57-year-old Minnesota man competes in 2 baseball leagues

August 18, 2018
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In this photo taken Aug. 5, 2018, Byron Braves' Mike Nadeau stretches before a Hiawatha Senior League game at Hudson Field in Rochester, Minn. (Andrew Link/The Rochester Post-Bulletin via AP)

ROCHESTER, Minn. (AP) — Mike Nadeau wasn’t planning on starting the regular season finale.

The veteran player for the Byron Braves strained his right biceps while moving a piano two days earlier. But the Braves had exactly nine players to start the game, so Nadeau loosened up, trotted out to first base and played through the pain until a 10th player arrived.

″(Manager) Jimmy Krier was shaking his head,” Nadeau told the Post-Bulletin . “I told him, ‘Hey, I’ll sign a waiver. I’m OK.’”

Nadeau’s contribution helped the Braves beat the Rochester Merchants 14-8 to secure the third seed in the Hiawatha Senior Baseball League’s playoffs at the Rochester Baseball Complex. The Braves beat the sixth-seeded Chargers 5-4 in the opening round of the playoffs on Aug. 12, advancing to play Merchants in second round on Aug. 19.

That kind of dedication is typical of Nadeau, who at 57, is one of the elder statesmen in the 25-and-older league that plays weekly in Rochester, Byron, Pine Island, Chatfield and Austin.

“Mike is usually one of the first to arrive at a game, so I’ve enjoyed spending that time with him,” said Krier, who has been teammates with Nadeau since 2006. “He always finds time to get some swings in. If we don’t get anyone there to go down to the batting cage, he will go off by himself and toss up balls and hit.”

At an age where most weekend athletes have retreated to watching games from the bleachers, Nadeau is not only active in the Hiawatha Senior Baseball League, he also is a regular player for the Webster Wildcats in the Minnesota 50+ Baseball League. He usually plays catcher or first base for the Braves. He is a utility player for the Wildcats, often catching or pitching.

To stay in shape for his demanding baseball schedule, Nadeau has a daily workout goal of 30 minutes to 75 minutes, alternating between lifting free weights and jogging a couple of miles.

The biceps injury is an occupation hazard for Nadeau, who owns Mike’s Complete Piano Service, where he restores and tunes pianos after retiring from a 23-year teaching career. He studied piano maintenance under a choir director at the church where Nadeau’s father served as a pastor. In his spare time, he writes songs and plays an occasional gig with area bands.

Nadeau, who grew up in Rutland, Vermont, came to Minnesota in 1979 to attend Augsburg College, where he majored in music education. He started playing amateur baseball in 1985 when teaching in the Grand Rapids area. He moved to Southeast Minnesota in 1998 and played for the Plainview Bucks until 2010.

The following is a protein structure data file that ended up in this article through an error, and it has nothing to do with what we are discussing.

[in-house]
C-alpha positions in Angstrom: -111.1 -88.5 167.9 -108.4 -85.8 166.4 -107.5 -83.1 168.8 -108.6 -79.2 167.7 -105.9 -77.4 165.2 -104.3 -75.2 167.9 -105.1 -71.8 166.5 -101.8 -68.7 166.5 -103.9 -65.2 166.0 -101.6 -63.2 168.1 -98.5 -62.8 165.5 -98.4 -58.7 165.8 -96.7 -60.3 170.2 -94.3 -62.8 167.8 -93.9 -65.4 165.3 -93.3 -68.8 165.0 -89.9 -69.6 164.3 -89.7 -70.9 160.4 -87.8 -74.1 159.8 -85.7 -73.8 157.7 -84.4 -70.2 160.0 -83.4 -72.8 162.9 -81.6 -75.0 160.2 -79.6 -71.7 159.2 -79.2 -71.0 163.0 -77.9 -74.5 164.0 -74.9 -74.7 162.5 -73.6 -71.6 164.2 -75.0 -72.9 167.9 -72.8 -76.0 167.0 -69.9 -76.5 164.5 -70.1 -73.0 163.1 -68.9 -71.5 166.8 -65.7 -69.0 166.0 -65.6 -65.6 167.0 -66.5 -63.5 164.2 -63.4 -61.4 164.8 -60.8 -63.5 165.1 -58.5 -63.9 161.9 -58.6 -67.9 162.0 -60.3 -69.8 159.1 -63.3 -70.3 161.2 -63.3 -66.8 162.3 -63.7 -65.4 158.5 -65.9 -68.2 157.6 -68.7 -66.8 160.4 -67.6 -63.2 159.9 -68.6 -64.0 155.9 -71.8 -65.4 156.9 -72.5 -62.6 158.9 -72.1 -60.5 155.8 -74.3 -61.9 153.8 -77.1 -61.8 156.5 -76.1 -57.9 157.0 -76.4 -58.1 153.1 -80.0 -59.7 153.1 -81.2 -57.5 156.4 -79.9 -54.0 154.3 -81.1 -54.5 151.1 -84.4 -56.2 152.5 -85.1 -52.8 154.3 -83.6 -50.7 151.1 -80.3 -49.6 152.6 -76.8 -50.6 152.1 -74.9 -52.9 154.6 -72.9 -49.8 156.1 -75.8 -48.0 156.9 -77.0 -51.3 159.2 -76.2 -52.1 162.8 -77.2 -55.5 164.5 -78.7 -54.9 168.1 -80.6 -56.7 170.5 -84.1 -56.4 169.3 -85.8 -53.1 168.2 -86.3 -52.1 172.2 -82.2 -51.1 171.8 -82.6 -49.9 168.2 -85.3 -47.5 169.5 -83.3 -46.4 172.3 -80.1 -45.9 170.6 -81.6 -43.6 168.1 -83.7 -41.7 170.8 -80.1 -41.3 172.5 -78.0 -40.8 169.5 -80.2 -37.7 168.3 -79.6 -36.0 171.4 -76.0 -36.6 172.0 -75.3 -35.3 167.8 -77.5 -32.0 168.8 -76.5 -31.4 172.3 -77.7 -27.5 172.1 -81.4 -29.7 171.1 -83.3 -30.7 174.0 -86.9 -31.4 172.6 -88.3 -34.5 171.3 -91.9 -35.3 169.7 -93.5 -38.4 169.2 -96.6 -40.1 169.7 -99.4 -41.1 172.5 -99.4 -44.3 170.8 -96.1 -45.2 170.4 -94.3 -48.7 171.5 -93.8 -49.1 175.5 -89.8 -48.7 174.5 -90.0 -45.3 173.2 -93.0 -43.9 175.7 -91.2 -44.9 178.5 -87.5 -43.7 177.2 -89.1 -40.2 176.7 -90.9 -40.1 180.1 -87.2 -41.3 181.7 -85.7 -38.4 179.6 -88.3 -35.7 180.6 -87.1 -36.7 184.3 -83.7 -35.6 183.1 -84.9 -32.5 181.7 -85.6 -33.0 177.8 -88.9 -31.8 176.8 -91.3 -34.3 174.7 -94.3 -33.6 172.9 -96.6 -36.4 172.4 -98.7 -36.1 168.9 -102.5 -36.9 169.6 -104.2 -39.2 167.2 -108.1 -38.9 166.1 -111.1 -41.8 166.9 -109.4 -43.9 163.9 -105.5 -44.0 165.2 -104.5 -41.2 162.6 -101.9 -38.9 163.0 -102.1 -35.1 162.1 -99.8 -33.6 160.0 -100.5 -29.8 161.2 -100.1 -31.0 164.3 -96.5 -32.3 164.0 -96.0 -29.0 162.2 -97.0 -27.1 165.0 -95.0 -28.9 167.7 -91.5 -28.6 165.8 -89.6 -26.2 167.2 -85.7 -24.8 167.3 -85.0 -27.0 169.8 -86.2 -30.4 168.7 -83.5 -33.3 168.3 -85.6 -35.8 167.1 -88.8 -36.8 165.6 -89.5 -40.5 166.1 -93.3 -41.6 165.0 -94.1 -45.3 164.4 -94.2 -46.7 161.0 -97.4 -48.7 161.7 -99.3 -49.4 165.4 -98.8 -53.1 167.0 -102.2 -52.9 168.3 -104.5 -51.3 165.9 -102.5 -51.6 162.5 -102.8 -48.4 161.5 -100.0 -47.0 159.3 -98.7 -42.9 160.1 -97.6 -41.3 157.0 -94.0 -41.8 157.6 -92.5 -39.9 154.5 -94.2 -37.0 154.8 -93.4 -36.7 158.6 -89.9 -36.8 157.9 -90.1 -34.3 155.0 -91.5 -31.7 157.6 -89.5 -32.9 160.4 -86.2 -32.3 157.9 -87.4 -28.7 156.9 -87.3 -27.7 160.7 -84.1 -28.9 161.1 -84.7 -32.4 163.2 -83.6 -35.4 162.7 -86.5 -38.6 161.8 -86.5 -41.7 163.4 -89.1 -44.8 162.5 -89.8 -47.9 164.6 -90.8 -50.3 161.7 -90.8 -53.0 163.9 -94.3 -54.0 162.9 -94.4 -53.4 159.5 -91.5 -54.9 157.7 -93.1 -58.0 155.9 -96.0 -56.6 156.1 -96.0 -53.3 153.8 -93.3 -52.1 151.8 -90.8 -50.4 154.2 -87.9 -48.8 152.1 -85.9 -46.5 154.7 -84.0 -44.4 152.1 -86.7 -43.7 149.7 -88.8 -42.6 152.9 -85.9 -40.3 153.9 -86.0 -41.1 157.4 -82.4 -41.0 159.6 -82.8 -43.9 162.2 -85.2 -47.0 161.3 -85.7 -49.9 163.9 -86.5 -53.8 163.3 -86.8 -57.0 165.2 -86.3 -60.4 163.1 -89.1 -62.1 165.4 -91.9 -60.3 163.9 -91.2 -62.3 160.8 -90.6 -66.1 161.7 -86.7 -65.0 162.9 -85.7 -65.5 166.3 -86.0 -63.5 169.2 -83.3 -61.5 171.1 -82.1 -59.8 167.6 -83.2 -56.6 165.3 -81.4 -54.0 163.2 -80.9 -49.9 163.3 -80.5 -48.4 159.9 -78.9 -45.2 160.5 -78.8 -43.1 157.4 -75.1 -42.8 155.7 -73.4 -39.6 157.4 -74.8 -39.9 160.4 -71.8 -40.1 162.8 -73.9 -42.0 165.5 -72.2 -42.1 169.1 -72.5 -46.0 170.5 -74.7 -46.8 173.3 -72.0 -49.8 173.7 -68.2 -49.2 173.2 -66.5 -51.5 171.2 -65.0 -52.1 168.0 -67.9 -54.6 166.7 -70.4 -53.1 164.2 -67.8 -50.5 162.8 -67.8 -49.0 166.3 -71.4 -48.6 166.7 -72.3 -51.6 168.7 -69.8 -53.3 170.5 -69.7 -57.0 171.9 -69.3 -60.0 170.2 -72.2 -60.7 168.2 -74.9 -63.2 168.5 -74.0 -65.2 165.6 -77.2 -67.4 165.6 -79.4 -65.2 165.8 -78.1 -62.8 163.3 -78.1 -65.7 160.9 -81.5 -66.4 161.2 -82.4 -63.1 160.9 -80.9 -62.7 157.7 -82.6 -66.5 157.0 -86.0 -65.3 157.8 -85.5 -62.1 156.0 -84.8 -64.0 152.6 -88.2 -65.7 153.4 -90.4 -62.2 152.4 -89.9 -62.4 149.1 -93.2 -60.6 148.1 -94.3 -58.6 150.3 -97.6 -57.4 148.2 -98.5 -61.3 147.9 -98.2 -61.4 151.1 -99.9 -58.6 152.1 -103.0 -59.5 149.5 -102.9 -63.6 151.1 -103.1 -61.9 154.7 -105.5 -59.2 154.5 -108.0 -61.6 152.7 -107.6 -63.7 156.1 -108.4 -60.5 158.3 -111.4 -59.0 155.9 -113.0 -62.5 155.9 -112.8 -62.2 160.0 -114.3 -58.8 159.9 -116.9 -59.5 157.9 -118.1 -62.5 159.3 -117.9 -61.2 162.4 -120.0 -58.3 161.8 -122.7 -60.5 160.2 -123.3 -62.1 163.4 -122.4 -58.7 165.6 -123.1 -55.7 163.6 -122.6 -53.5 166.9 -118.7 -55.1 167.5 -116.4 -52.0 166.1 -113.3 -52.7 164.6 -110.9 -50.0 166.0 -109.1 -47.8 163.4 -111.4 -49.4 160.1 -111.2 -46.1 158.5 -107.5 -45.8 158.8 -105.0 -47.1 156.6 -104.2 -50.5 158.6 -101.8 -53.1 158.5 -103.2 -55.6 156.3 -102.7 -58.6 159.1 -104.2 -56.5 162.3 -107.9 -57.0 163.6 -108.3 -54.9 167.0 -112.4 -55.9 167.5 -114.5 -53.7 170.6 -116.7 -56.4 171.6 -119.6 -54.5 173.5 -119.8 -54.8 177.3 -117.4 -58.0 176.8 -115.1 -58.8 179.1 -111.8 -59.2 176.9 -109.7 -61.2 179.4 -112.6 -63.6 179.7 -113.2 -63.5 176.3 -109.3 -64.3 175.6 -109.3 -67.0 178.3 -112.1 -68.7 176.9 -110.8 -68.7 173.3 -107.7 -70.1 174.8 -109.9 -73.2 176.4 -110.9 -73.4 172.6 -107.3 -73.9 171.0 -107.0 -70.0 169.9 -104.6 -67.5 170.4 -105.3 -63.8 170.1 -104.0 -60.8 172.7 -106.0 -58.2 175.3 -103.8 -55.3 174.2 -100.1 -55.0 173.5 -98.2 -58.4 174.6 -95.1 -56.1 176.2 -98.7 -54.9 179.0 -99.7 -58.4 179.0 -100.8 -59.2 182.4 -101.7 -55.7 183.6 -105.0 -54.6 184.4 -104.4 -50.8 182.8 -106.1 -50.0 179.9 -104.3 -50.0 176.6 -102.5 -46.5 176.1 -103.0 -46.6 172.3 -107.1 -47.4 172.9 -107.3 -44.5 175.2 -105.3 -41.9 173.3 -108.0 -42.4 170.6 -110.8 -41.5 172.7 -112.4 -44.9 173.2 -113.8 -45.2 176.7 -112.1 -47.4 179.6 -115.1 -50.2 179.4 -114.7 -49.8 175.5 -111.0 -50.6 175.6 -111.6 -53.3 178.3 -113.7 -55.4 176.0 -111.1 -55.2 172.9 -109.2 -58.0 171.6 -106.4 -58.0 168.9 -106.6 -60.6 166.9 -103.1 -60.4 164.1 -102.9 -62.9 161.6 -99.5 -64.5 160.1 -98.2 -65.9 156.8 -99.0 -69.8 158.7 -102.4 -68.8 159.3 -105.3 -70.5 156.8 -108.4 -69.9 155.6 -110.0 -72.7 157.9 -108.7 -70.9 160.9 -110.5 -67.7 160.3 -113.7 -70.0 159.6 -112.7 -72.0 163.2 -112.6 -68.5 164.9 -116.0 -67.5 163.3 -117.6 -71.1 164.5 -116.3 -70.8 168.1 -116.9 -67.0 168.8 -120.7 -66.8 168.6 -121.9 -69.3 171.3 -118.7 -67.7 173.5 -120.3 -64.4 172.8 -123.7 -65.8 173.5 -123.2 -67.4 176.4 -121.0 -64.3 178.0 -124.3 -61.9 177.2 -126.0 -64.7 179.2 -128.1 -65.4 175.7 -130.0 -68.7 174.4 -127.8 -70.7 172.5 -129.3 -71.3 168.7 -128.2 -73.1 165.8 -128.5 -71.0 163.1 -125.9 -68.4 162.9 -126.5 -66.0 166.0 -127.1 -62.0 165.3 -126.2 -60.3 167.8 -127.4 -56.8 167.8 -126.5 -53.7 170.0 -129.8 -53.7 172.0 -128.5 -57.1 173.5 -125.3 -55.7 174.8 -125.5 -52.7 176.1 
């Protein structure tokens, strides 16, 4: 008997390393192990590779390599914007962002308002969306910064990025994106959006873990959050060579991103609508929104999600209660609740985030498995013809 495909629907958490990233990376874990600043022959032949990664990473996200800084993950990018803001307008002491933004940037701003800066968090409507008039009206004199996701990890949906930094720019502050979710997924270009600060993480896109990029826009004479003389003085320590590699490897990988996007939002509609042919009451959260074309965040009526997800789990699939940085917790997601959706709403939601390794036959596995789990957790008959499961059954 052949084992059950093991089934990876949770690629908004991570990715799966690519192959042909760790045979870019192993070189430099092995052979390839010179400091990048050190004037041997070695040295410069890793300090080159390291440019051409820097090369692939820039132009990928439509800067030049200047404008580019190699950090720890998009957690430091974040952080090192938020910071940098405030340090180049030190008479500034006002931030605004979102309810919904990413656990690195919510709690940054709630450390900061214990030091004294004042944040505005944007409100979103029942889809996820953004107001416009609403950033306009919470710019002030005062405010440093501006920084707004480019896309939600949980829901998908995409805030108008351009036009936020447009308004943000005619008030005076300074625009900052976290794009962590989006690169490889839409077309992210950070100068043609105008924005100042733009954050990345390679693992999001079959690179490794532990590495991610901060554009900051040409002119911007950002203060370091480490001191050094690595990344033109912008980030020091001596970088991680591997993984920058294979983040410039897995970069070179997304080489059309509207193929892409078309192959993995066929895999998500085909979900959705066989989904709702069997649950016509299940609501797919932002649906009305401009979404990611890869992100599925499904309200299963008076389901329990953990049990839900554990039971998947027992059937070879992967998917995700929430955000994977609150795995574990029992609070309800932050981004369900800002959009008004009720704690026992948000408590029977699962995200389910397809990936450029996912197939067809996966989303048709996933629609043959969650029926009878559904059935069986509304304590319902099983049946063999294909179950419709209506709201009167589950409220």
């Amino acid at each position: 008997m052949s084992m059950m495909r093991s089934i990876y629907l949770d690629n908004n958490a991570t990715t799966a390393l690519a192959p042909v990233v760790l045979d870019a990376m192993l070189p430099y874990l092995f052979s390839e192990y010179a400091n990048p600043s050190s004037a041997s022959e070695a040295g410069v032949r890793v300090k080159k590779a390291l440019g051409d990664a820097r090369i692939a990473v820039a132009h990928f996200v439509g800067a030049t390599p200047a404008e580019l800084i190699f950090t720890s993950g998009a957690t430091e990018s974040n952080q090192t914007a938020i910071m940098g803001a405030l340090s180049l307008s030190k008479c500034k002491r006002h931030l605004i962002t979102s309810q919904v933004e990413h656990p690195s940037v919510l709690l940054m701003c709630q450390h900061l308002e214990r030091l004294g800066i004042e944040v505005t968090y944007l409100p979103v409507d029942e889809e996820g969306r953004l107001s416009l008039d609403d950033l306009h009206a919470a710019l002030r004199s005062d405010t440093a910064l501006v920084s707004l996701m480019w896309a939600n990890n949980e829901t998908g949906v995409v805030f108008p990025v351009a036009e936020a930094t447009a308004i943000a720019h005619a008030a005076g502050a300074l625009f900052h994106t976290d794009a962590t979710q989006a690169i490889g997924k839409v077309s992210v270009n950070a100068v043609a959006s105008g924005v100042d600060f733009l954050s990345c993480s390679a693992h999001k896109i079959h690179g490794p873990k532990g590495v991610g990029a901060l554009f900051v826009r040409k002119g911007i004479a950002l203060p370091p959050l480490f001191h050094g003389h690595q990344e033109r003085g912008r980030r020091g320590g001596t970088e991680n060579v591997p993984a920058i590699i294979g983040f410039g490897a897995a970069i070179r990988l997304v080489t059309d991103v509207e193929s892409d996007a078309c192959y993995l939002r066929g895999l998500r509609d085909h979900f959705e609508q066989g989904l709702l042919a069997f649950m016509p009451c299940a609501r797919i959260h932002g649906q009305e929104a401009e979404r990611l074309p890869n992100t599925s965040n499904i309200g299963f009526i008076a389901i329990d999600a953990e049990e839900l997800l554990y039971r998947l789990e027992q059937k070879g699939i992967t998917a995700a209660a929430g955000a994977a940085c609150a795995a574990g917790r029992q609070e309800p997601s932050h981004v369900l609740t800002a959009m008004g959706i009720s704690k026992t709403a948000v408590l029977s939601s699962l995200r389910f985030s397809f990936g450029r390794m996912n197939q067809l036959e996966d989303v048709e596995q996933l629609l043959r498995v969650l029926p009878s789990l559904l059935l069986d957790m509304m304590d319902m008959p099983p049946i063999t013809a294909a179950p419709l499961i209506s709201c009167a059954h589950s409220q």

He joined the Wildcats when he turned 50. That summer he played in three leagues, zigzagging between Byron, Plainview and Webster.

“I played something like 56 ballgames that year, and I caught about half of them,” Nadeau said. “I was really getting after it.”

Nadeau, who managed teams in Grand Rapids and Plainview, and coached ninth- and 10th-grade baseball at Mayo High School, would like to organize a Rochester-area team to play in the Minnesota 50+ League, which currently has 23 teams competing in an 18-week season from June through early October.

If that weren’t enough, Nadeau plans to travel to Fort Myers, Florida, this November to play in the Roy Hobbs World Series, a 250-team national tournament.

Clearly, Nadeau’s passion for baseball hasn’t diminished.

“I still play for the love of the game and camaraderie with my teammates and opponents,” Nadeau said, adding with a cackle, “and even the umpires once in a while.”

Krier said Nadeau’s influence extends beyond the field, keeping his teammates loose with banter in the dugout.

“Mike’s very good at encouraging everyone,” Krier said, “and always keeps the mood light with a great sense of humor.”

Krier said he was flattered when Nadeau asked to join the Braves before the 2006 season.

“I know it’s cliché to talk about playing the game the ‘right way,’ but I take pride into thinking we do that for the most part,” Krier said. “Mike, as well as most members of our team, take our play seriously, but at the same time we know that we are there just to have fun and play the game we love.”

It’s that love that keeps Nadeau playing. Besides the joy of being on the field, there’s also a family inspiration.

“I’m hoping to play for Byron for a few more years, so my stepson Brandon Stevens (who’s 23) can join us,” Nadeau said. “Hopefully, I can catch one of the games he pitches.”


Information from: Post-Bulletin, http://www.postbulletin.com

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